Emergency Dental Care

At ABC Kids Dental Group, we understand how important it is for children to have a place to go for emergency trauma care. Children often experience the need to see a dental professional right away. Our offices are always open for walk-in dental emergencies. However, until you see the dentist, here is some practical suggestions:

What to Do If...

  • Your child has a chipped, fractured or broken tooth:

    First, check your child’s tooth to assess the level of damage. Often, chipping or light cracking — which are typically minor and require minimal treatment, if any — can be confused with more serious tooth damage. But should you find that the crack looks deep, or the tooth has broken into pieces, your child may be at risk for an infection and tooth loss. In case a tooth chips or breaks, try to save the pieces and then rinse the child’s mouth with warm, salt water. Use gauze or a clean washcloth to apply pressure to the area to stop the bleeding. As soon as the bleeding stops, apply cold compress and bring your child to our dentists immediately. The pieces of the broken tooth may or may not be reattached by your dentist, but it is good to bring them in any case. Often a chipped tooth can be repaired right away using a filling material. Occasionally, the chip is so severe that a root canal must be performed before the tooth is restored. This can be determined after the exam and x-ray that is done by our dentists during the emergency visit.

  • Your child’s tooth gets knocked out due to trauma:

    No ifs, ands or buts about it — having a tooth dislodged qualifies as an emergency. Time is of the essence when it comes to your chances of saving your child’s tooth, so contact one of our offices immediately. If your child’s teeth get dislodged because of trauma, apply a cold compress on the affected area to reduce swelling and bring the child to your dentist immediately. Successful reattachment usually happens within the first hour that the tooth is knocked out. Keep the tooth moist and safe on your way to our dentists by putting it in a cup of milk, or water with a pinch of salt.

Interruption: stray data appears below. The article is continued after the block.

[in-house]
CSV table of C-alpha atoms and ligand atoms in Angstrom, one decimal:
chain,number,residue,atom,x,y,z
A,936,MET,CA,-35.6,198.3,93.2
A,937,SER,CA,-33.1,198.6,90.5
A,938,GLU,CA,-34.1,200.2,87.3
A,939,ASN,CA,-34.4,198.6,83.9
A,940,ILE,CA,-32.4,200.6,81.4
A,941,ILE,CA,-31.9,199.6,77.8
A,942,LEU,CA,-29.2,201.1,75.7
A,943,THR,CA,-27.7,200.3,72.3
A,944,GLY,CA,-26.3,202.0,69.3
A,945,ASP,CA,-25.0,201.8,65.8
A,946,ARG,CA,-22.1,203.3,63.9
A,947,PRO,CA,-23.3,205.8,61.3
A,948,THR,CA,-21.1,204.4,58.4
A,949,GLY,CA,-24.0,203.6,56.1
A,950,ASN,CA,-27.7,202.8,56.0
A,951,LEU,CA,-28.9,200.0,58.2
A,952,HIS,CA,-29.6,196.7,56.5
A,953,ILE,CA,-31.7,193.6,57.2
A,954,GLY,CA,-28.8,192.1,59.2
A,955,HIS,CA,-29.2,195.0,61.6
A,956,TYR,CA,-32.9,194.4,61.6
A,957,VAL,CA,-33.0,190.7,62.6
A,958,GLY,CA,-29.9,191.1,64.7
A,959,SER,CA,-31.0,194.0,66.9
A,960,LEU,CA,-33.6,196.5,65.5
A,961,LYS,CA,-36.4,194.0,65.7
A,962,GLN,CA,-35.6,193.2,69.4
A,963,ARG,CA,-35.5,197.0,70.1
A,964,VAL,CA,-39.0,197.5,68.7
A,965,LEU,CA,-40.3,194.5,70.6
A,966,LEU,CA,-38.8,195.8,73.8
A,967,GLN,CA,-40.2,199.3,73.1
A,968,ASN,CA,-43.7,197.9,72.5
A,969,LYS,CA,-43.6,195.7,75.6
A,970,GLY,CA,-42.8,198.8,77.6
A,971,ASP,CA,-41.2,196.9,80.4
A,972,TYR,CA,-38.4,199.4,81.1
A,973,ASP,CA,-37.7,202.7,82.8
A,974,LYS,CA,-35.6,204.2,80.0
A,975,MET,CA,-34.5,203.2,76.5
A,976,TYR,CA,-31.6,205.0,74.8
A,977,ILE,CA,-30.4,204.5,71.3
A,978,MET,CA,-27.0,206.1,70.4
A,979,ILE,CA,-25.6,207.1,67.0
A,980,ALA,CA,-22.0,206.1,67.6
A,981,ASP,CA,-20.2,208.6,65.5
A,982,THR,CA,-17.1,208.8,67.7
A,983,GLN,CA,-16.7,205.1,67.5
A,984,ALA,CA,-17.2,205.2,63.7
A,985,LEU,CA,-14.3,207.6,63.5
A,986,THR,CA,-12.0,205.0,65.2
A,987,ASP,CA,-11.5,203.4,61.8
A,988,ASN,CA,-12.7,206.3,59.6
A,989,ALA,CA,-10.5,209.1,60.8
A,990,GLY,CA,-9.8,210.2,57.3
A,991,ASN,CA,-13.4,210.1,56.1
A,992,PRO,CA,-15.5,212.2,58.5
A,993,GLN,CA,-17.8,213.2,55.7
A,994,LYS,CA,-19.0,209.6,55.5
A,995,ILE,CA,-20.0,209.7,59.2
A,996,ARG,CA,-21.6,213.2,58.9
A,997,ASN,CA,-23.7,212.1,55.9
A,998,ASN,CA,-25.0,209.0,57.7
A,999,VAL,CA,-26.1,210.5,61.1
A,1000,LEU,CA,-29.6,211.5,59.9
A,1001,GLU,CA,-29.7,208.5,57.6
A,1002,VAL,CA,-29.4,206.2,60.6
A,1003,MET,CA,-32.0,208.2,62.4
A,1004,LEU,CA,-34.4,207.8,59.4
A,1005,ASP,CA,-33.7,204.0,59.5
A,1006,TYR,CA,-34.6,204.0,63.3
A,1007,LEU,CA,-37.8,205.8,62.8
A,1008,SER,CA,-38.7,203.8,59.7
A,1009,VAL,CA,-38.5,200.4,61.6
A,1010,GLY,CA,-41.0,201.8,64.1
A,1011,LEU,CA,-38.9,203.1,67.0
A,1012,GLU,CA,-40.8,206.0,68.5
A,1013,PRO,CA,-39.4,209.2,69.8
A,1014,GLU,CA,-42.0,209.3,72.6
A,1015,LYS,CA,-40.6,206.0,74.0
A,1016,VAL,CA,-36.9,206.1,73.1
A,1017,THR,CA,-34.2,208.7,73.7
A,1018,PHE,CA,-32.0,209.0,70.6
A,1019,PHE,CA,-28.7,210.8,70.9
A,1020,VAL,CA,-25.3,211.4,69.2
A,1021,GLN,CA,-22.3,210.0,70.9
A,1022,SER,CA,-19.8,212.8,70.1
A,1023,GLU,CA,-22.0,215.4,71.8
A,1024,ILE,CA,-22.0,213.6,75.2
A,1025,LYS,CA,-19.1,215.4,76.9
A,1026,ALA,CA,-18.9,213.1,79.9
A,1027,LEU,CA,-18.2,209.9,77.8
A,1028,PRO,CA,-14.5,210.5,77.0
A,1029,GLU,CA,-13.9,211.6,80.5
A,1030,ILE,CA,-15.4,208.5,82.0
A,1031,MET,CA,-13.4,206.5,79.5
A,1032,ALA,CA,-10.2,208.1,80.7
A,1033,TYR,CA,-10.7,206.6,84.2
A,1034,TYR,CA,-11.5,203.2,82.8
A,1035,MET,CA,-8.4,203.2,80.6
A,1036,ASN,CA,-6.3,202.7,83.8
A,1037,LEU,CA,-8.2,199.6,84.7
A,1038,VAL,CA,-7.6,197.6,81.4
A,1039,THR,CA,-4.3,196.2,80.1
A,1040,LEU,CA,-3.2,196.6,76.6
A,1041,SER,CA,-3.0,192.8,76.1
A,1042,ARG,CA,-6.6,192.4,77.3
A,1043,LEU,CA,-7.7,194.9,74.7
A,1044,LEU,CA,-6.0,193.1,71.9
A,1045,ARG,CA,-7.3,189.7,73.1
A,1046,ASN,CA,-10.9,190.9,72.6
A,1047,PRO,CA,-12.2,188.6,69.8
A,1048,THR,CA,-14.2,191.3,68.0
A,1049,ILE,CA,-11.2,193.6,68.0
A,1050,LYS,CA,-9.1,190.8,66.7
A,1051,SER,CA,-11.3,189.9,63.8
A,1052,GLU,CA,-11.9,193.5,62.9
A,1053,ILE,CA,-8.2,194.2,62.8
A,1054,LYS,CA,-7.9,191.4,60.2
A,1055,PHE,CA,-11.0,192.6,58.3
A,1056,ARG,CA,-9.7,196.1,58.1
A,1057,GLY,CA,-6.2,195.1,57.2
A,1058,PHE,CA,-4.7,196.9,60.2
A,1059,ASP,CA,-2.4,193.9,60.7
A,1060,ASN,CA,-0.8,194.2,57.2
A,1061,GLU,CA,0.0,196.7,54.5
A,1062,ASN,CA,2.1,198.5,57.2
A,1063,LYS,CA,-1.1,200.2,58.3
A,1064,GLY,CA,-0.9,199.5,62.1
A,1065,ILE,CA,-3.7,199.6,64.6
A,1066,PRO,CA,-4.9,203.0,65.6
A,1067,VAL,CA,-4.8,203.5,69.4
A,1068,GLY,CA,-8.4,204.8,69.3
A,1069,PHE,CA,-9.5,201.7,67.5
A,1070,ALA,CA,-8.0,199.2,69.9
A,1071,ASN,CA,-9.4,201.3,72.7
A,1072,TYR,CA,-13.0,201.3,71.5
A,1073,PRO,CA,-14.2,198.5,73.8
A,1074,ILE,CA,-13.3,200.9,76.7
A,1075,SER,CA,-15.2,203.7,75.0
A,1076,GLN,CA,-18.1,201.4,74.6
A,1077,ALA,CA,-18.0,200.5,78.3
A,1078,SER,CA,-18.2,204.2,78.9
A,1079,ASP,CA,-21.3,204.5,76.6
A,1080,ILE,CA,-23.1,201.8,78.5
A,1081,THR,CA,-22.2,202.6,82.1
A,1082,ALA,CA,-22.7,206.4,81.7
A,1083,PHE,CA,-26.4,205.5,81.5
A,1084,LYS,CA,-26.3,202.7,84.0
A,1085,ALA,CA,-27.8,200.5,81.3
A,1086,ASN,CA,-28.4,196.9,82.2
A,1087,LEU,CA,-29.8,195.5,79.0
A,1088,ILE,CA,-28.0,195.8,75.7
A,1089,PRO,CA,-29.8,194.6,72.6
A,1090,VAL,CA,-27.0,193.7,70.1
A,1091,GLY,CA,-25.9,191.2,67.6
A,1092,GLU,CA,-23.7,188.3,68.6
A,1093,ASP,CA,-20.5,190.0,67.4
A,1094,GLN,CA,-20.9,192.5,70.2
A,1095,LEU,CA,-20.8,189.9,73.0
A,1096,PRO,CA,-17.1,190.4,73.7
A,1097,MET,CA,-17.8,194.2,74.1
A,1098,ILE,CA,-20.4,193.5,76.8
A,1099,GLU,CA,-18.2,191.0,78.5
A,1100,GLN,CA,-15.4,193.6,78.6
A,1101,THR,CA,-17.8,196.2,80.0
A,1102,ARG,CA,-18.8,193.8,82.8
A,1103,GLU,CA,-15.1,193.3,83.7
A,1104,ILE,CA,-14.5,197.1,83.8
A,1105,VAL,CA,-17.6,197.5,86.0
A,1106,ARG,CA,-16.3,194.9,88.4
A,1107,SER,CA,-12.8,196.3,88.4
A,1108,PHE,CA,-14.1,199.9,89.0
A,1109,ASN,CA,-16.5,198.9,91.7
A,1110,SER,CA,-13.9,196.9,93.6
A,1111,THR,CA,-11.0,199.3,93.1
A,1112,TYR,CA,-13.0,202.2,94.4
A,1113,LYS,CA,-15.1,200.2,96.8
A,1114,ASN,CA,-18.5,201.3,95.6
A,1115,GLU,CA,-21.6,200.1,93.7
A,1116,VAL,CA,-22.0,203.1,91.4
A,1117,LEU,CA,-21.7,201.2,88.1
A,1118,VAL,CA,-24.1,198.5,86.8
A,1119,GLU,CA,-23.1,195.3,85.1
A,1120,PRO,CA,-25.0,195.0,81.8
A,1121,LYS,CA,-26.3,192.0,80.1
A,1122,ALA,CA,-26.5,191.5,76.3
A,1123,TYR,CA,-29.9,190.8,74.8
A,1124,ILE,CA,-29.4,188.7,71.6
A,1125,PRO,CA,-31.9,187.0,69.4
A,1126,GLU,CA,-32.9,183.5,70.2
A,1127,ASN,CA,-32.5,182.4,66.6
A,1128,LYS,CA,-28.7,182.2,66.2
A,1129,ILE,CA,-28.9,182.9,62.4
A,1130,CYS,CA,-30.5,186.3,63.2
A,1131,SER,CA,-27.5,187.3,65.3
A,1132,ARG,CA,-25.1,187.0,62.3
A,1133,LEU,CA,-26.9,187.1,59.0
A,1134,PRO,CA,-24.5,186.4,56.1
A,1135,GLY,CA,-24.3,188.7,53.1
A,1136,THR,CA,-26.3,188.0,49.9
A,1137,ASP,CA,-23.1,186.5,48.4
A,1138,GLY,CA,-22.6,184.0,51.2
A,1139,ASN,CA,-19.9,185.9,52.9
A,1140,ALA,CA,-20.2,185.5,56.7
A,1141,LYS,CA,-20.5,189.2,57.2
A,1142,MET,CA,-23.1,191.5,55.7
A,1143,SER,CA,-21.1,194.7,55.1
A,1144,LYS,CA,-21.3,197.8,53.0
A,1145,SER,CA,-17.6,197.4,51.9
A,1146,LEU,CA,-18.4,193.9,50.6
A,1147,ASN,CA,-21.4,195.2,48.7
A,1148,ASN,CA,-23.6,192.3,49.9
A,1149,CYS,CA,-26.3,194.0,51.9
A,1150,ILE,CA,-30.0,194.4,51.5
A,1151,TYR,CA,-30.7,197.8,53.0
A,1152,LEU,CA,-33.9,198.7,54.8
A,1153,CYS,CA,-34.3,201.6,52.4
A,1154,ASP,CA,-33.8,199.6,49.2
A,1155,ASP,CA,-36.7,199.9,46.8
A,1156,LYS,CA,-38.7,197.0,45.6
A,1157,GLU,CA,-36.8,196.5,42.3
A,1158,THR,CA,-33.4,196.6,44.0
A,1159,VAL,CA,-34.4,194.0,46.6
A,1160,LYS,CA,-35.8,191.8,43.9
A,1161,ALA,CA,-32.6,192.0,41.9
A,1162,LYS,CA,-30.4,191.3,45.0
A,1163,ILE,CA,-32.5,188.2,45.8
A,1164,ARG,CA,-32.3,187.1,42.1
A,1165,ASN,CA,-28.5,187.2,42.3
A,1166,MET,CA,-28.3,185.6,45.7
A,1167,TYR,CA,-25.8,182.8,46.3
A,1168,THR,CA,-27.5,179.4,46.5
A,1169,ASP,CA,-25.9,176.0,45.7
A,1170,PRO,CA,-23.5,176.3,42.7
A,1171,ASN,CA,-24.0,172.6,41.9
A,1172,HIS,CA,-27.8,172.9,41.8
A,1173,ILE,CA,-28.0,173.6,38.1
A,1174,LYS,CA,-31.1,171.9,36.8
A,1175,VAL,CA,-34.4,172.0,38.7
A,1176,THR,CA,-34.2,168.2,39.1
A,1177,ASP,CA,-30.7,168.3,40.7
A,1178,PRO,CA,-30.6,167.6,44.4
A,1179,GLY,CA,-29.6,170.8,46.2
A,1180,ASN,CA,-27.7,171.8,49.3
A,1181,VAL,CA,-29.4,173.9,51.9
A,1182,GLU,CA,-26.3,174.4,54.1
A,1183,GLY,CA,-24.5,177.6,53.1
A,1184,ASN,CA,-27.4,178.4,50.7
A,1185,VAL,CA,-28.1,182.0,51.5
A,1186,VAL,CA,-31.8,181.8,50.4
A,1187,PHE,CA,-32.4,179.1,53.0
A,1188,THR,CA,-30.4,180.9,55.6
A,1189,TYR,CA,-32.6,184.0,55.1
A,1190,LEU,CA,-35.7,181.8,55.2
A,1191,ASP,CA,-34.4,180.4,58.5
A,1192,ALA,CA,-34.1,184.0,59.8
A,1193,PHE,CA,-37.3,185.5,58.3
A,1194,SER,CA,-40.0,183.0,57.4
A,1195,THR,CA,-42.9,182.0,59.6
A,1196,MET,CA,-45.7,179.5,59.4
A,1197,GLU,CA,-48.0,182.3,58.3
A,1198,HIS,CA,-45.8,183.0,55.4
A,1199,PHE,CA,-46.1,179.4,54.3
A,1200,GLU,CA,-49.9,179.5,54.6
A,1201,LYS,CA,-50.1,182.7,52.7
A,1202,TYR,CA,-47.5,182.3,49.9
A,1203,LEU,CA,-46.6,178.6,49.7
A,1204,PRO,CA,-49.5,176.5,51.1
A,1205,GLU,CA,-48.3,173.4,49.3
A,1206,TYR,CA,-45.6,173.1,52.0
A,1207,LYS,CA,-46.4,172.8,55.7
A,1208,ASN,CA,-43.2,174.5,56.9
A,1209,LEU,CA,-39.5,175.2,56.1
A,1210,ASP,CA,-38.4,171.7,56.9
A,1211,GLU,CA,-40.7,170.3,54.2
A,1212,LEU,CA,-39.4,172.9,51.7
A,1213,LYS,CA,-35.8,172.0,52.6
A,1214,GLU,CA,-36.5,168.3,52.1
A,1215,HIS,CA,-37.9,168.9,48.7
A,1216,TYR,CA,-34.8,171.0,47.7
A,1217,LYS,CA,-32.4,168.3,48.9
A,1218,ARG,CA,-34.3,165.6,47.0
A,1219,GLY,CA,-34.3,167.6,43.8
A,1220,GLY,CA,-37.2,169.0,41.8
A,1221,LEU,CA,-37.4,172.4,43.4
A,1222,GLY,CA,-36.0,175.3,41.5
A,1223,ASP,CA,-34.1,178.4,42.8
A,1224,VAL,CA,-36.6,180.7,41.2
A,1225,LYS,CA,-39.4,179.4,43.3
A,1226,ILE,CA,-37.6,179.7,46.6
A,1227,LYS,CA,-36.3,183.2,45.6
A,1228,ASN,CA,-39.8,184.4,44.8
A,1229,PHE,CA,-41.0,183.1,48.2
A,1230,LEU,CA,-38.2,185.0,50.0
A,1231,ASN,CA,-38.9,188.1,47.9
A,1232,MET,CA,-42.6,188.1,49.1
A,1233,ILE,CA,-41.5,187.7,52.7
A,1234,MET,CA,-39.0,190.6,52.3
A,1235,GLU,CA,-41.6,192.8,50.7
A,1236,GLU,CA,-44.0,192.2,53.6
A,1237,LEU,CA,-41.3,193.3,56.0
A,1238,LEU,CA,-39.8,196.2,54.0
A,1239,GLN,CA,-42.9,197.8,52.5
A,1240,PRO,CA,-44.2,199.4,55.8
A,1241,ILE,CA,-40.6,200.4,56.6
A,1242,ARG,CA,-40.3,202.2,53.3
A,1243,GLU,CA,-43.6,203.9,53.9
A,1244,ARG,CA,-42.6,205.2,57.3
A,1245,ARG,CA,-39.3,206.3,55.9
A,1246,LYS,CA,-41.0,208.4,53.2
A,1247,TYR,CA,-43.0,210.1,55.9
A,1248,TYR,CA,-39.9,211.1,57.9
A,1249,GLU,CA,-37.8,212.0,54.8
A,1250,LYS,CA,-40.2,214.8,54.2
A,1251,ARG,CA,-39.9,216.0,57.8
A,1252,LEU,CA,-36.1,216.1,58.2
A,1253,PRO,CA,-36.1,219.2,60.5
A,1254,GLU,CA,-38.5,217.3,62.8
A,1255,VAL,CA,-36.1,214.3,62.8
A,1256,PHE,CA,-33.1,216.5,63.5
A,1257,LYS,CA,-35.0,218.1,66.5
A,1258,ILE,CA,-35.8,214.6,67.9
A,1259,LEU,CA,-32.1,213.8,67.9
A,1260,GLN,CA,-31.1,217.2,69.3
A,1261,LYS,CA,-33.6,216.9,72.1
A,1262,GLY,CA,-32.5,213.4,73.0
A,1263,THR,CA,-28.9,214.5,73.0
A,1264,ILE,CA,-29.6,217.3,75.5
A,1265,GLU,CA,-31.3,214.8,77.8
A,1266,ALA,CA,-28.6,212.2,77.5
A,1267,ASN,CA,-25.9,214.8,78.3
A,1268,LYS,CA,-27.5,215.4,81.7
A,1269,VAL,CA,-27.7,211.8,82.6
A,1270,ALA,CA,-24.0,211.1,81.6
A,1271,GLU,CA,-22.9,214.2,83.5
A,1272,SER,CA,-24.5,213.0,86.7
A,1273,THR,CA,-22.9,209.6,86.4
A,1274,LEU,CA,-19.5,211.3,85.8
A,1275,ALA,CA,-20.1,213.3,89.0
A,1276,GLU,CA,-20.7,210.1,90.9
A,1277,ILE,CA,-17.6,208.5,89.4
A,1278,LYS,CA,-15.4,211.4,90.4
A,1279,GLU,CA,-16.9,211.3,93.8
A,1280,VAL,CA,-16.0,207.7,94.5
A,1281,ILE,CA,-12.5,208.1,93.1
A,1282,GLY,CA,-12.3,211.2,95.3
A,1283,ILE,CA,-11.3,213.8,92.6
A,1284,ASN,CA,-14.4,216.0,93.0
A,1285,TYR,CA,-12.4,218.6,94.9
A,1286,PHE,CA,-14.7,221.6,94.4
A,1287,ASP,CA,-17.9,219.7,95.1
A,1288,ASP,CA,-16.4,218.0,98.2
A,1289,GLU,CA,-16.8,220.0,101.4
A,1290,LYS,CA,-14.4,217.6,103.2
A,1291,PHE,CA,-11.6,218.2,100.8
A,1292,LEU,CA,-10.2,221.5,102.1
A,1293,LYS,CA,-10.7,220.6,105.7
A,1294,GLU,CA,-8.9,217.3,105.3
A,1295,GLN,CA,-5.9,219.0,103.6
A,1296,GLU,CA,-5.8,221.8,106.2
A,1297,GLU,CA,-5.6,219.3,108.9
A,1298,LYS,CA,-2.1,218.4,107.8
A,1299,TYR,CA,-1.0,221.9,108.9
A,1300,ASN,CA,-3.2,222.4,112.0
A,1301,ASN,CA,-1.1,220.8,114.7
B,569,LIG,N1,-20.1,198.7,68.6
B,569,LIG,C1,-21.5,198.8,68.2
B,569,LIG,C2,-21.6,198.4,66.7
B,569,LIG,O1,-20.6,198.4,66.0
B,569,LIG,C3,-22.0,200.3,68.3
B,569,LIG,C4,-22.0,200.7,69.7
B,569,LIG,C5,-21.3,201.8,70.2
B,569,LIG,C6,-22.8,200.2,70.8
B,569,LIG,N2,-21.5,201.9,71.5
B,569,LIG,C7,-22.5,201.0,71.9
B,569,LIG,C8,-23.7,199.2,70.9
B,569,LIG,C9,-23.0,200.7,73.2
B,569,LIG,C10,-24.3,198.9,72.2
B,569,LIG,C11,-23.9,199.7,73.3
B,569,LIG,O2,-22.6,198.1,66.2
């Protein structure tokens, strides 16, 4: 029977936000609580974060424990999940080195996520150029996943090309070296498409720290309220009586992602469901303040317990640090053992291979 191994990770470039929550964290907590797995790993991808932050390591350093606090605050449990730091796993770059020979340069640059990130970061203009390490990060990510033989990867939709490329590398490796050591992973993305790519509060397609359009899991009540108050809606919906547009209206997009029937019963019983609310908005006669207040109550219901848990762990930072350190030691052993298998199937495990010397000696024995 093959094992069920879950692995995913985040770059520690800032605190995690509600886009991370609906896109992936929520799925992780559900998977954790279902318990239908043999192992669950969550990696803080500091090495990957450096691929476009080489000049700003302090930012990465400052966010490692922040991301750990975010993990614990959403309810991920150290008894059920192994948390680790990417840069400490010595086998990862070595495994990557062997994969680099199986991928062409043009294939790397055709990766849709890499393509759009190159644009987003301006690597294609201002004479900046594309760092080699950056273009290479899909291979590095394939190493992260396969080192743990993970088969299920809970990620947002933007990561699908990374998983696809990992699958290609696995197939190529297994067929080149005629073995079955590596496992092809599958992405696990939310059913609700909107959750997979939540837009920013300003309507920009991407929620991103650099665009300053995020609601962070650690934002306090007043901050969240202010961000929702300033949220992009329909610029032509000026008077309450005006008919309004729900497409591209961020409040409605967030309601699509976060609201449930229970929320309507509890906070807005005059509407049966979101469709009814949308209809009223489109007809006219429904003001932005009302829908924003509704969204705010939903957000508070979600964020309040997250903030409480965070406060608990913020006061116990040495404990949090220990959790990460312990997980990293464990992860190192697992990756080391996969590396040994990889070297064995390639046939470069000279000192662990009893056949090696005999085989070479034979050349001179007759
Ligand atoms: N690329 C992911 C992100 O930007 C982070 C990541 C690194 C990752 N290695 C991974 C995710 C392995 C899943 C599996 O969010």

• Your child has a severe toothache:

    Even the mildest and most fleeting of toothaches shouldn't be overlooked, but extremely painful and persistent cases need immediate attention and could be a sign of an exposed nerve or tooth infection. To avoid aggravating the tooth any further, clear the problem area of food particles as best as you can by flossing gently and rinsing with warm water. Contact us immediately.

  • Your child’s braces come loose:

    It may not sound so dire, but braces that come undone can be more than just aggravating. The wires are sharp enough to get stuck in your child’s sensitive cheeks, gum and mouth if they come free. Avoid getting your child poked by covering the pointed end with cotton, gauze or beeswax. Try not to pull on the wire to avoid further complications. Contact us immediately.

  • Your child has something stuck between their teeth:

    Using teeth to rip open packaging or chewing on a pen or pencil (all of which are dental no-no's) can cause small objects to get wedged between teeth. While it may cause discomfort, don't let your child reach for something sharp to dislodge it — doing so could damage your child’s enamel and gums. Try flossing it out instead. In the event that does not work, play it safe, contact us and have our experienced dentist remove it.

Besides the Teeth, What Should You Do with Trauma to Oral Structure?

Soft oral tissues like the gums, cheeks, the tongue, and the lips, can also acquire injury and require emergency trauma care. When this happens, stop the bleeding by applying gentle pressure. Rinse your mouth with a salt solution to disinfect, and then put ice over the affected area to reduce swelling. If the bleeding does not stop in 15 minutes, head on down to the emergency room for professional care.

Preventative Care and Other Precautionary Measures

As dreadful as these dental emergencies sound, it's simple to help safeguard your child’s smile from such problems. To minimize the chance of oral trauma from occurring, follow these safety tips:

  • Have your child wear a mouth guard when playing sports or engaging in extremely physical activities
  • Make sure your child avoids eating overly hard foods, and cut food into bite-size pieces when possible
  • Watch your child use scissors to open bags or boxes, not their teeth
  • Make sure to keep objects out of your child’s mouth

Coming to ABC Kids Dental Group to see our dentists regularly is also critical to detecting and treating minor problems before they become worse. Get a checkup for your child at least every six months.

Call us at 833-i-ABC-Kid (833-522-2543). or visit one of our offices in Pacoima, Sun Valley or Granada Hills.